Investigation of thermal properties of blast furnace slag to improve process energy efficiency
thesisposted on 29.03.2022, 02:04 by Sara Yasipourtehrani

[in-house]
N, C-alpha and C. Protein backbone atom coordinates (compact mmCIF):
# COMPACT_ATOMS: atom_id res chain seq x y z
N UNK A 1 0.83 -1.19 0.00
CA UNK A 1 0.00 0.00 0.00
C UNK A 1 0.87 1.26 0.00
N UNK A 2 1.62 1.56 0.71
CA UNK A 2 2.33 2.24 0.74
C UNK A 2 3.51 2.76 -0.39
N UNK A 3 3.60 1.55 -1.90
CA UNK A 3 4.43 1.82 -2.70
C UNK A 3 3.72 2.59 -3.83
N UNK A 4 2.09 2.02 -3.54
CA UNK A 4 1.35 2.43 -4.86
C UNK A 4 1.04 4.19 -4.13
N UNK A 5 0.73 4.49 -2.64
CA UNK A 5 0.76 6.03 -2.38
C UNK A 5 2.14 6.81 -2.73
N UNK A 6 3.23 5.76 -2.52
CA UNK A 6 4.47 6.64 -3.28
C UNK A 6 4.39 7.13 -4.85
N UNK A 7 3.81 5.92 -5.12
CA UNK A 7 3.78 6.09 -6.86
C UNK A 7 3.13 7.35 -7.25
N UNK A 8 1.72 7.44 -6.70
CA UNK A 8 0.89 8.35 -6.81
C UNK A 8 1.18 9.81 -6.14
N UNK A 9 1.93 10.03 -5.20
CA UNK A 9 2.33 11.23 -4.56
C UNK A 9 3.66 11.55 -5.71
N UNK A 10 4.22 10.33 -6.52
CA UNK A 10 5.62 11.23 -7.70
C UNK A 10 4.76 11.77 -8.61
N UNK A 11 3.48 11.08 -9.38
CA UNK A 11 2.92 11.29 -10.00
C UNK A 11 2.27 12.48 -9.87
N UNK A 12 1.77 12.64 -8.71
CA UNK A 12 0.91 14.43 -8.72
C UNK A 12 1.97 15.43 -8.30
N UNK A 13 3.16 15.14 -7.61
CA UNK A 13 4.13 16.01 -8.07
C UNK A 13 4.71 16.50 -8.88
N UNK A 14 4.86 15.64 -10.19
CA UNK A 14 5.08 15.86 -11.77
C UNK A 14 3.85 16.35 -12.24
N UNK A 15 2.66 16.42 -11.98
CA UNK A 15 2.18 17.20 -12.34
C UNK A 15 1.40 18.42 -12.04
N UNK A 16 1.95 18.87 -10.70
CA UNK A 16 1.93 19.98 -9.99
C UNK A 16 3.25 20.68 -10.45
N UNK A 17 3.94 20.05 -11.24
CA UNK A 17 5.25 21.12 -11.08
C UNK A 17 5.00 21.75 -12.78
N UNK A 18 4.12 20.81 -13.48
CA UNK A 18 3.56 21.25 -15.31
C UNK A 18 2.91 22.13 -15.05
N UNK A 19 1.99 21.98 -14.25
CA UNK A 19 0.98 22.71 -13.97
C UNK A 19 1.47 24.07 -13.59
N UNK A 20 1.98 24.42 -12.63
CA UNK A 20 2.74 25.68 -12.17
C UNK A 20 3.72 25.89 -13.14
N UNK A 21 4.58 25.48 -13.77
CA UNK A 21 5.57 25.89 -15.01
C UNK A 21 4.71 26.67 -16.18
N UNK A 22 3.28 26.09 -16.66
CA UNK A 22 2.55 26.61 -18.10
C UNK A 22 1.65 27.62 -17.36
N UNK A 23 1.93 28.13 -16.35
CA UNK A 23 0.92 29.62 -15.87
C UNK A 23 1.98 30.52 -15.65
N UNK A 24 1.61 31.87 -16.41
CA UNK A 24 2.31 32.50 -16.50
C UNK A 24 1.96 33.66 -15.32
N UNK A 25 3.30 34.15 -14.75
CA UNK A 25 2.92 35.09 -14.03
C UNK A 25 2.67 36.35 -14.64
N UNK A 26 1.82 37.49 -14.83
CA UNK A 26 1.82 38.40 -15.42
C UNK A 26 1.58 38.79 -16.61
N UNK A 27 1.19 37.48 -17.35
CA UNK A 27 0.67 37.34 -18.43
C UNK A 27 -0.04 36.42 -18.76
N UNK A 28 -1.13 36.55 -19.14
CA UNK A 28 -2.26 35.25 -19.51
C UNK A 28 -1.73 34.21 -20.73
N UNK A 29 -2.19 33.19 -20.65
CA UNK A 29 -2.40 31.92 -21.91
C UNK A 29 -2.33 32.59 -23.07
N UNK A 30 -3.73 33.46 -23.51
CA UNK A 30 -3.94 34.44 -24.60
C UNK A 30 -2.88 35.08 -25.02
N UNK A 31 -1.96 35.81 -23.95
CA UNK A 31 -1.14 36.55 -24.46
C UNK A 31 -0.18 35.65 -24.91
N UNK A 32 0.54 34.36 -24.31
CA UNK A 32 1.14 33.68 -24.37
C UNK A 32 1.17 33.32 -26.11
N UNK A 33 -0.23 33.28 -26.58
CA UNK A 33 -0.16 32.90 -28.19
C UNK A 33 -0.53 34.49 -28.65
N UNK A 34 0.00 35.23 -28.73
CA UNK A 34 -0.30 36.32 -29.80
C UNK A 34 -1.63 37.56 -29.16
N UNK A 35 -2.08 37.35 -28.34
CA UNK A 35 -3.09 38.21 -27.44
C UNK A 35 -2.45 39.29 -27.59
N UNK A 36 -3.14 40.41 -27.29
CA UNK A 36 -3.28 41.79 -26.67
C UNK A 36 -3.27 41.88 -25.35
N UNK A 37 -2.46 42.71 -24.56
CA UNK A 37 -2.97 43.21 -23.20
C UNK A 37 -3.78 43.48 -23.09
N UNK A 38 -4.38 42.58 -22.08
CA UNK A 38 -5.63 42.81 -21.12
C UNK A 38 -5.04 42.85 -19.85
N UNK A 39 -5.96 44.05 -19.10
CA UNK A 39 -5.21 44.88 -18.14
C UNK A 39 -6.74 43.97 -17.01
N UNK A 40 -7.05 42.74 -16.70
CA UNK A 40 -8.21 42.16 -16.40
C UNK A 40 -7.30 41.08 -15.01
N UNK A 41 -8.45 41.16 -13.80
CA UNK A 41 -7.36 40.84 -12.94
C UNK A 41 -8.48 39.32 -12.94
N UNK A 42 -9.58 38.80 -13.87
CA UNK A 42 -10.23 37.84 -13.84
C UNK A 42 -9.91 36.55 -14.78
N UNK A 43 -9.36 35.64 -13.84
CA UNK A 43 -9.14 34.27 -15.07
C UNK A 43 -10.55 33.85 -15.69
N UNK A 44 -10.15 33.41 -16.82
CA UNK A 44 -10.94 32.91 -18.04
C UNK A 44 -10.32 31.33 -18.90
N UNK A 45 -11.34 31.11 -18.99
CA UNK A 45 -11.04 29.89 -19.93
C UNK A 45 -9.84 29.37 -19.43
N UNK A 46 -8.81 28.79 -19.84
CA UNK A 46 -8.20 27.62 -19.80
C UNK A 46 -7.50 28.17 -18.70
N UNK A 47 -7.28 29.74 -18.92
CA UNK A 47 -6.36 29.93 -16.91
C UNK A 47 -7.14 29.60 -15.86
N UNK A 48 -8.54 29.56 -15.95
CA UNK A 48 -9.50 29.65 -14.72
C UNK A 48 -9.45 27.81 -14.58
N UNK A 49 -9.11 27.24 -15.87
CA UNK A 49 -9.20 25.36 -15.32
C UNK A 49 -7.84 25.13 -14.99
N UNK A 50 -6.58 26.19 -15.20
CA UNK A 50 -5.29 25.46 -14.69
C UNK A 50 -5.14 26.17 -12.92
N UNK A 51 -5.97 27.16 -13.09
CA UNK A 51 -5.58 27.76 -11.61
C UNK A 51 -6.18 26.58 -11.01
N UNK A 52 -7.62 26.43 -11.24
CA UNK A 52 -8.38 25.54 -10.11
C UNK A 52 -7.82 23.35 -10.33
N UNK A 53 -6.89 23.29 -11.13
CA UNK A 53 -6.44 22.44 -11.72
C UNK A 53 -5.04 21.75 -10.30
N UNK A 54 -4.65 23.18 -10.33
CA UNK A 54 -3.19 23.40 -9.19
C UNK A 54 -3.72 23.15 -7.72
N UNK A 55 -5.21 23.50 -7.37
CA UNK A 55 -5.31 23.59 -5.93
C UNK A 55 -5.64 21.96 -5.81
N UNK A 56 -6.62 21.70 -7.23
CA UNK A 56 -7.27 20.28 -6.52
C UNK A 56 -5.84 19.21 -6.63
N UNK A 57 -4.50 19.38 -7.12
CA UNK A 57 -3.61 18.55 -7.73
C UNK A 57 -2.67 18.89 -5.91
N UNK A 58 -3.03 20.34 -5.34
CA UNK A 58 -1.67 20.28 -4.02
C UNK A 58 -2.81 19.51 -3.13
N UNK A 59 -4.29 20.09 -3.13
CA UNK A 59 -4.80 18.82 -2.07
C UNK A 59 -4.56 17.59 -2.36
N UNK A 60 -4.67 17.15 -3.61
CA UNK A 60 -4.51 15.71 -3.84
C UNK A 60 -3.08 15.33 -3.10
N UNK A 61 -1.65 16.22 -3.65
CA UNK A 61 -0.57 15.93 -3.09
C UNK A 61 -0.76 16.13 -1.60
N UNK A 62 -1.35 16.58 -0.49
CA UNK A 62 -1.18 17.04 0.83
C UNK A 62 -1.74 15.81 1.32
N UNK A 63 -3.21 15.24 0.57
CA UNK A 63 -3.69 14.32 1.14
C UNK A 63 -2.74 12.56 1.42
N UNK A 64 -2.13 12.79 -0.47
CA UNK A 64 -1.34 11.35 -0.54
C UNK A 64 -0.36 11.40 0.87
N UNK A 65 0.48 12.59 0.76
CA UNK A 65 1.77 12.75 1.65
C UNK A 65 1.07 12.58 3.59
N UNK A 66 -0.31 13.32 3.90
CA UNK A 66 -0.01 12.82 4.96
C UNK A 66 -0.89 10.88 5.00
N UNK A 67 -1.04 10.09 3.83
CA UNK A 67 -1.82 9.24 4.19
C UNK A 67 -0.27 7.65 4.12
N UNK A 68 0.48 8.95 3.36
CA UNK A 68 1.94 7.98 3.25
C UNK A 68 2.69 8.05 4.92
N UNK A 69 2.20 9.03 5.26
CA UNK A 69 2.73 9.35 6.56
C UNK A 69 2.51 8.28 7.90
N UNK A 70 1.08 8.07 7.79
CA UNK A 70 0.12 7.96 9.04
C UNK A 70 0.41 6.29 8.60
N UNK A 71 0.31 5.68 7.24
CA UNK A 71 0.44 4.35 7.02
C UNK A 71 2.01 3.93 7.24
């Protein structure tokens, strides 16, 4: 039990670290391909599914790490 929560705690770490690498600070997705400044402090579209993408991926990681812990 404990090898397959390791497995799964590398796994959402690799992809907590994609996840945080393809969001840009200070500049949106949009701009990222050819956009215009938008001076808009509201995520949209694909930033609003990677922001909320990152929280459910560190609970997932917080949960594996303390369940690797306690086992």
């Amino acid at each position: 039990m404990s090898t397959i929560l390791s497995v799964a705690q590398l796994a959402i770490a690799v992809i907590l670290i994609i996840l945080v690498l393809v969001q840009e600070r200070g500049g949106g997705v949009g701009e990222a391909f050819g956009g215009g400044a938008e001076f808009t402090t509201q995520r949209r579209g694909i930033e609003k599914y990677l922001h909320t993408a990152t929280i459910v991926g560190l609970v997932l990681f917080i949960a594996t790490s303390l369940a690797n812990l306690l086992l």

Blast furnace slag (BFS) is the main by-product of iron making and is produced in large amounts worldwide. Analysing the properties of BFS, such as viscosity and heat exchange, at high-temperature conditions will help improve energy efficiency during the process. One of the steps in the iron making process is to heat the pig iron up to 1500°C for the next phase of steel-making. During this heating, a significant amount of energy is transferred to the BFS, and utilising some of this heat energy from the slag to contribute to heating pig iron would achieve energy efficiency. To improve energy usage, it is necessary to understand behaviour of the slags with differing compositions at varying temperatures. This knowledge is also important to assess the slag for further applications, such as use as concrete or cementitious material; however, the cooling process is known to have a significant effect on the end product properties and determine the end use of the slag. This study determines the thermal properties of selected slag samples using several in-situ experimental techniques. By comparing the chemical composition of the slags and their thermal behaviour, the effect of magnesium oxide and aluminium oxide was evident. Besides, the content of silicon dioxide had an effect on crystallization temperature and network strength.